How to care for Magnolia liliiflora

How to care for Magnolia liliiflora

Species: Magnolia liliiflora

Common name: Lily magnolia, Japanese magnolia, Mulan magnolia, purple magnolia, red magnolia, tulip magnolia

Plant Overview

The Magnolia liliiflora (lily magnolia) is a large deciduous shrub (or small tree) that sports profuse pink or reddish-purple blossoms in April and early May, just before the leaves appear. As one of the smaller magnolias, it is popular for informal screens or hedges and as a specimen plant grown for its spring flower display.

Lily magnolia grows to a mature height of 8 to 12 feet with a similar spread. It has a compact, rounded form and produces a massive display of lily-shaped pink or reddish-purple flowers with six or seven petals, with each petal 3 to 4 inches long. The flowers are sometimes followed by cone-shaped purple or brown fruit, called follicles. As with other magnolia species, pollination is facilitated by beetles. The shrub’s dark green elliptical-shaped leaves appear as its flowers fade. Its fall foliage is not showy.

How to care for Magnolia liliflora


Plant typeDeciduous shrub
Mature size8 to 12 feet tall and wide
Sun exposureFull sun to part sun
Soil typeRich, well-drained
Soil pH5.8 to 6.8
Bloom timeSpring
Hardiness zones5 to 10, depending on variety
Native areaChina, Japan
WaterOnce a week


Water the shrub regularly throughout the year for the first few years, and cover the root zone with mulch to balance out soil moisture levels and temperatures. Once established, lily magnolia is moderately tolerant of dry conditions.

How to grow

Lily magnolia is most often grown as a specimen or accent plant in sunny areas. It’s also good for group plantings or as an informal hedge or screen. It is moderately drought-tolerant once the roots have had a chance to firmly anchor themselves after several years.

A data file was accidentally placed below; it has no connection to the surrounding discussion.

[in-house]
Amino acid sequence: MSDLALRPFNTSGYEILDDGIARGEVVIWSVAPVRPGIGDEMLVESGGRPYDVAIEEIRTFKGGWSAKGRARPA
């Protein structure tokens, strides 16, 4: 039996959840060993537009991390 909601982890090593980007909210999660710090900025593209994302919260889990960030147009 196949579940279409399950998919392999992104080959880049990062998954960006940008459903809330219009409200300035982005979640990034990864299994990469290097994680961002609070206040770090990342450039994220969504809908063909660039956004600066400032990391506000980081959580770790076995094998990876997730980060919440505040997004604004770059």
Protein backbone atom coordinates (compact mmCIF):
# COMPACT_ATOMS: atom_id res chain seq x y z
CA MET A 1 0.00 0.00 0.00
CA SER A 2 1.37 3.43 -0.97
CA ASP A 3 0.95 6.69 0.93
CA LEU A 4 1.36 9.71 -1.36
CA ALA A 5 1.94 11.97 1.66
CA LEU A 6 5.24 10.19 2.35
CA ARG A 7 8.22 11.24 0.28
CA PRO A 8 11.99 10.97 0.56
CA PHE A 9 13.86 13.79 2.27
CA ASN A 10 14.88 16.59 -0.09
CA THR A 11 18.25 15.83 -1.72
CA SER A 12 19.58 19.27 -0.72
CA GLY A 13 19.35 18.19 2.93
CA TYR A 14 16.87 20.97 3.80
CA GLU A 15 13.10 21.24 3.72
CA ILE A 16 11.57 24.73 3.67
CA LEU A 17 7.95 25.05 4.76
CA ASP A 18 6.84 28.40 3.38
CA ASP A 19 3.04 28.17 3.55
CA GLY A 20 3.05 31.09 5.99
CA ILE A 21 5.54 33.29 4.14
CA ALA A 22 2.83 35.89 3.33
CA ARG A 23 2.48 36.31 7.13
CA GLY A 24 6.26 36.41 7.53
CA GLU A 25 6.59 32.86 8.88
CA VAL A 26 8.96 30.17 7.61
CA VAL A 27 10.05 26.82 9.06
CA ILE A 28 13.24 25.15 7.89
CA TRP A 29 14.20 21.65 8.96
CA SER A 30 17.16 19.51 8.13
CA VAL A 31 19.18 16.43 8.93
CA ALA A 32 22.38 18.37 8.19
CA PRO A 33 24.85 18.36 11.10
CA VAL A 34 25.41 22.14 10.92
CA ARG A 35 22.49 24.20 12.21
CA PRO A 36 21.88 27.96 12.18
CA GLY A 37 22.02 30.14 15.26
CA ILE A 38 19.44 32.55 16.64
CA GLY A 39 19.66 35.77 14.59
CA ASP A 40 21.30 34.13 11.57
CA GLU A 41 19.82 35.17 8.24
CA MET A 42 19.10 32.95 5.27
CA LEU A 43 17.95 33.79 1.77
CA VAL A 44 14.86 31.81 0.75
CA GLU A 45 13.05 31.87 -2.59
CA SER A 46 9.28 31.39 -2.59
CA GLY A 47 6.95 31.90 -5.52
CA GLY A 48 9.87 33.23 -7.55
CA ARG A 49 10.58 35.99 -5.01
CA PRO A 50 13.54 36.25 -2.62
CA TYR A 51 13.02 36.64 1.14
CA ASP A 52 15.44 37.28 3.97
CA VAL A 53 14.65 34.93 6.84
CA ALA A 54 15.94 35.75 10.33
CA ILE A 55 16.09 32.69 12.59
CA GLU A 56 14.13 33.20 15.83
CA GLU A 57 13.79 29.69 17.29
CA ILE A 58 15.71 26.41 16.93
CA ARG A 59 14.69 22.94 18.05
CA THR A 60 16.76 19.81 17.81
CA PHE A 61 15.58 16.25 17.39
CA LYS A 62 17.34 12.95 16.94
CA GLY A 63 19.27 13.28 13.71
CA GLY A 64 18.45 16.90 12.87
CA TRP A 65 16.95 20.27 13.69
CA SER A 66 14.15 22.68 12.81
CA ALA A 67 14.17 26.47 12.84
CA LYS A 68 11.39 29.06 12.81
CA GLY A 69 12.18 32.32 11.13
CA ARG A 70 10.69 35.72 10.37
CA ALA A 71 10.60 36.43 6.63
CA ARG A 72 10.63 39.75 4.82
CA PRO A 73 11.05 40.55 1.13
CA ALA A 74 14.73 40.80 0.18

You can propagate this magnolia by taking cuttings or planting the seeds. If you have planted a cultivated variety, the plants resulting from the seeds may be different from the parent plant.


For best flowering, lily magnolia requires a site with full sun, though it also grows adequately in partial shade.


The plant does best in moist, rich soils that are slightly acidic and well-drained. Heavy soils should be amended with peat moss or compost before planting.

Temperature and humidity

Lily magnolia is best planted in a semi-sheltered area that is protected from strong winds and cold temperatures. Also, avoid southern exposures where the buds may open too early in spring.


Lily magnolias do not need fertilizer when they are planted. Afterward, they benefit from a spring feeding of slow-release fertilizer, when the flower buds begin to develop.


Magnolia liliflora ‘Nigra’: Darker purple flowers than the species form; hardiness zones 5 to 9

Magnolia liliflora ‘O’Neil’: Grows to 15 feet with dark purple flowers; hardiness zones 6 to 9

Magnolia liliflora ‘Gracilis’: Not quite as wide as the species, with narrower leaves; hardiness zones 5 to 9

In addition to these popular cultivars, ‘Nigra’ is often crossed with other Magnolia species to produce new hybrids. For example, the U.S. National Arboretum created eight different varieties by crossing ‘Nigra’ with Magnolia stellata ‘Rosea.’ They are collectively called “The Girls” since they were given female names: ‘Ann,’ ‘Betty,’ ‘Jane,’ ‘Judy,’ ‘Pinkie,’ ‘Randy’, ‘Ricki,’ and ‘Susan.’ Another is ‘Star Wars,’ a hybrid of M. campbellii and M. liliiflora, with large, rosy-pink flowers up to 11 inches across.

Pests and diseases

Lily magnolia is a relatively problem-free shrub, and those problems that do occur are rarely life-threatening.

  • Magnolia scale insects (Neolecanium cornuparvum) suck out sap from the stems. Encourage ladybugs to visit your garden, as they will snack on the scales and help remedy the problem to some degree. Horticultural and dormant oils can be used at different stages in the life cycle, though they will not be so effective against adults that have formed a wax barrier on their bodies.
  • Black sooty mold can form on plants that are infested with the magnolia scale. They drop a sugary substance called honeydew that the mold grows on. Control the scale insects to help prevent mold.
  • Powdery mildew is another fungal problem that can crop up, especially in humid conditions, but it rarely kills the plant. To reduce powdery mildew, prune to improve air circulation. Keep the area around the tree free of debris. Spraying the shrub with water early in the day may help dislodge mold spores. Fungicides applied early in the season can also prevent mildew.


Magnolias generally do not respond well to severe pruning, but when the shrub becomes overgrown or when there are dead or damaged branches, prune it immediately after it flowers. If you prune too late, it will reduce flowering the following spring.